Chris Heaton-Harris: I thank the hon. Gentleman for making that point so plainly and putting it in layman’s terms so that even I can understand it. I just wanted to ensure that we had established—and were not going to talk about—the principle of the need to decommission large-scale energy projects and the importance of that to the environment. As that is a given across all political parties, we can get to the meat of the Bill.
Dr Whitehead: Indeed, that is a given regarding the situation in the North sea. Of course, that relates to the fact that the North sea is a mature basin. Having a new dawn of massive exploration and the need to develop infrastructure on the back of that massive exploration is only a relatively small part of the future of the North sea. The fact that we have to deal with what has happened so far in the North sea properly, safely and with full confidence is what some people determine is at the heart of the decommissioning industry at the moment.
The scale of decommissioning before us on the UKCS is frankly enormous. Something like 4,000 wells need to be plugged, securely abandoned, and have all the infrastructure taken away. There are something like 290 fixed platforms and 33 floating installations that require particular arrangements to be removed. It is not only that the wells need to be plugged. A substantial number of subsea wellheads and structures that sit on the bottom of the sea to undertake some activities that otherwise would be on the fixed platforms need to be dealt with, and they also need a pretty specialised approach. Above that is the question of the pipelines connecting those wellheads, platforms and installations to the landing points. Something like 20,000 km of pipelines may need to be decommissioned over the next period.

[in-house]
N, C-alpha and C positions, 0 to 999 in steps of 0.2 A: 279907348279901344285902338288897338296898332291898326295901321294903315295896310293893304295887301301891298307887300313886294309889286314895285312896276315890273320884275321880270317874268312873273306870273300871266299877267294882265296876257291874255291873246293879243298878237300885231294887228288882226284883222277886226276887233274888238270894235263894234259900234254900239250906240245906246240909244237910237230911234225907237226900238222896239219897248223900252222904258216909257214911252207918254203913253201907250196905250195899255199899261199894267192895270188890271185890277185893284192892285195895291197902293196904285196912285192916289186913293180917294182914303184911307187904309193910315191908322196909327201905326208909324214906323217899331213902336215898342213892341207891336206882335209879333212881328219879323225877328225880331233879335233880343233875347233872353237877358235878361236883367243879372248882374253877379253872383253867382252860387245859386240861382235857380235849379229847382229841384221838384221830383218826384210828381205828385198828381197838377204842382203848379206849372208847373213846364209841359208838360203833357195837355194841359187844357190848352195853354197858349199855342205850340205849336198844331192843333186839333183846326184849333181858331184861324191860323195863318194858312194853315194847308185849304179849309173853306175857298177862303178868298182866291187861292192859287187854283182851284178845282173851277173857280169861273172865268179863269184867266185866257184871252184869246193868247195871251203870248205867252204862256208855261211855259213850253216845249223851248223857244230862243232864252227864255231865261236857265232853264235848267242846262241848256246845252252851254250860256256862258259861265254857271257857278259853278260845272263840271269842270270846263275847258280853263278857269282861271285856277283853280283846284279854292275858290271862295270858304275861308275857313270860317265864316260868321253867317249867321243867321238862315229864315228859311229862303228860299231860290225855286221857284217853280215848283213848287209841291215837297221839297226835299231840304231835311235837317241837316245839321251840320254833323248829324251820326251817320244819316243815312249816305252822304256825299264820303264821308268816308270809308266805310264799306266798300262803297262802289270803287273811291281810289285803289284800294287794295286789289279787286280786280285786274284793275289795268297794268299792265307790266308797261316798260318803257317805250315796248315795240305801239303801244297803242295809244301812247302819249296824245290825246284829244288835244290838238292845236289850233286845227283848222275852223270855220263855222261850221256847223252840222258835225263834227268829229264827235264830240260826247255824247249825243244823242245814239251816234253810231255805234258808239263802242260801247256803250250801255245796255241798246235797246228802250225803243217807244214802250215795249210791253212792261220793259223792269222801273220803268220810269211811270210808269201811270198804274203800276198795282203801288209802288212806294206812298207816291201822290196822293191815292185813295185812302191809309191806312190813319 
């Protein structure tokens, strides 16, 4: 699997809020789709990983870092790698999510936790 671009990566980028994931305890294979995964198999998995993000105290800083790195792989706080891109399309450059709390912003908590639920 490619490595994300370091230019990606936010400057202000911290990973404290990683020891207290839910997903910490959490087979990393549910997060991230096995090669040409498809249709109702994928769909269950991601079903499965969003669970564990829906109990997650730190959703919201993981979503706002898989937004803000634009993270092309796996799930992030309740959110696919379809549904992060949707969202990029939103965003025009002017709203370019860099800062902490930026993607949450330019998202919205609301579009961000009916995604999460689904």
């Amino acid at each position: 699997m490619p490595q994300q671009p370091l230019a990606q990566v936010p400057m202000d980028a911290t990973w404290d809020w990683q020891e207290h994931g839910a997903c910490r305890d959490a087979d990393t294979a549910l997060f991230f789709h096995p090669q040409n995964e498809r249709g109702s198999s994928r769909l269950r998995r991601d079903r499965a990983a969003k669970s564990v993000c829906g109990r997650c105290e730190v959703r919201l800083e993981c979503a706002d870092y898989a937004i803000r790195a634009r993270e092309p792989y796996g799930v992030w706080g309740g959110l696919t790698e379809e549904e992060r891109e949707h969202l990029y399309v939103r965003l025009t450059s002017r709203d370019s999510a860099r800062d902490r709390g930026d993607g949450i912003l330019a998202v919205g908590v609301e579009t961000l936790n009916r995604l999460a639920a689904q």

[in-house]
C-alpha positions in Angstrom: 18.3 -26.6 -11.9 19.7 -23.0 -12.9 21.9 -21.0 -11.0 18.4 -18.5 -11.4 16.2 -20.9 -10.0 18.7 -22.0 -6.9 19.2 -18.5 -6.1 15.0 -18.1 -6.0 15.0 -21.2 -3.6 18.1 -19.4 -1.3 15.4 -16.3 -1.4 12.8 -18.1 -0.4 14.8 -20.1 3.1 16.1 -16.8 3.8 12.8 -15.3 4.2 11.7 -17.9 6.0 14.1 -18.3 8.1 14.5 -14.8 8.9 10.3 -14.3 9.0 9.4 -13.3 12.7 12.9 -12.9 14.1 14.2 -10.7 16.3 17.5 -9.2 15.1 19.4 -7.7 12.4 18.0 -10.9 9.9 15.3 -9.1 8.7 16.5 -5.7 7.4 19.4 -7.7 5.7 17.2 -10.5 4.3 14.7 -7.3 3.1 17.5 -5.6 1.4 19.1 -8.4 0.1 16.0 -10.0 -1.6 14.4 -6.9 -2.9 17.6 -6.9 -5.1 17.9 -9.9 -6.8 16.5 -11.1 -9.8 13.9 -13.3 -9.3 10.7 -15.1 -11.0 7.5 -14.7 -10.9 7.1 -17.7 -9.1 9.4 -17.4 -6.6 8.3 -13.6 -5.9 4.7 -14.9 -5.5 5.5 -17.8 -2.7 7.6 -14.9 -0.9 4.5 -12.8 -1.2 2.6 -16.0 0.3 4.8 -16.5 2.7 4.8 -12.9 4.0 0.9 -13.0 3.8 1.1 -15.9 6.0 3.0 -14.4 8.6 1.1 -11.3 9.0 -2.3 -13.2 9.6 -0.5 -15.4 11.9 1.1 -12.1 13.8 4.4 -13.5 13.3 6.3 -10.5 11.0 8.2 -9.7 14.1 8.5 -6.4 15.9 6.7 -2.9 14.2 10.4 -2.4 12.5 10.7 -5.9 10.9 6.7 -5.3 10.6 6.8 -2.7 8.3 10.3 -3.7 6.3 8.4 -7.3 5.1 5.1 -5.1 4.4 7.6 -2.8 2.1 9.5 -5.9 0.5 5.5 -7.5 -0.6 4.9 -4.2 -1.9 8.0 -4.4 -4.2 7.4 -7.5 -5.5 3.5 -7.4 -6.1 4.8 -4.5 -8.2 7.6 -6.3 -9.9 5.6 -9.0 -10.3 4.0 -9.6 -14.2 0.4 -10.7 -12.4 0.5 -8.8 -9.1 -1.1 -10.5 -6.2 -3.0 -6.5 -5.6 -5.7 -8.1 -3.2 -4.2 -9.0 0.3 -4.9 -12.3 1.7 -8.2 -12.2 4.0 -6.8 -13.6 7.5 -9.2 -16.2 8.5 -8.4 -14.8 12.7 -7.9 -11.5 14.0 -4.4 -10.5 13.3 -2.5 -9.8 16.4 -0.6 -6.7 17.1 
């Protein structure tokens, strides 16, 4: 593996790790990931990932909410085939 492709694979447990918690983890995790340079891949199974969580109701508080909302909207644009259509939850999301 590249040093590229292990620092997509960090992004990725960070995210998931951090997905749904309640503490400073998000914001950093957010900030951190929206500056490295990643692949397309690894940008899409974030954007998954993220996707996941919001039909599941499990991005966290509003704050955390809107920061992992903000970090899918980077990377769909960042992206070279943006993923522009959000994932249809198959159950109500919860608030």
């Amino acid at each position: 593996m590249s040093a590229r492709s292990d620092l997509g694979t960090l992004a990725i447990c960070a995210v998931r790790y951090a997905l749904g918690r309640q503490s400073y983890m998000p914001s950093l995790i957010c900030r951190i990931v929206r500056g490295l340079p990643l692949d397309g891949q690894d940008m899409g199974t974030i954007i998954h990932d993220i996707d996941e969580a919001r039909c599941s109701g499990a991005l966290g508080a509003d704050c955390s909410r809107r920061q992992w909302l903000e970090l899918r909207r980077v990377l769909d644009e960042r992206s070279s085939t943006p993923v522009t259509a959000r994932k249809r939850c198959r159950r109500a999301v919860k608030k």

The Committee has discussed the fact that the North sea will have different uses in the longer term, not only carbon capture and storage, and I have already mentioned other uses that may arise. Even if one goes down that particular route—our concern is that proper account is taken of that route when it comes to decommissioning in the North sea—there is still an enormous amount of decommissioning to undertake.
The Wood review made a number of important points about what the decommissioning process might need to be couched within, bearing in mind that we are talking about not only what future uses, such as carbon capture and storage, might be in mind for the North sea in the very long term, with enhanced recovery in the shorter term, but developing marginal fields and ensuring that they have the infrastructure, which they are not likely to be able to afford in their own right, to be able to be exploited.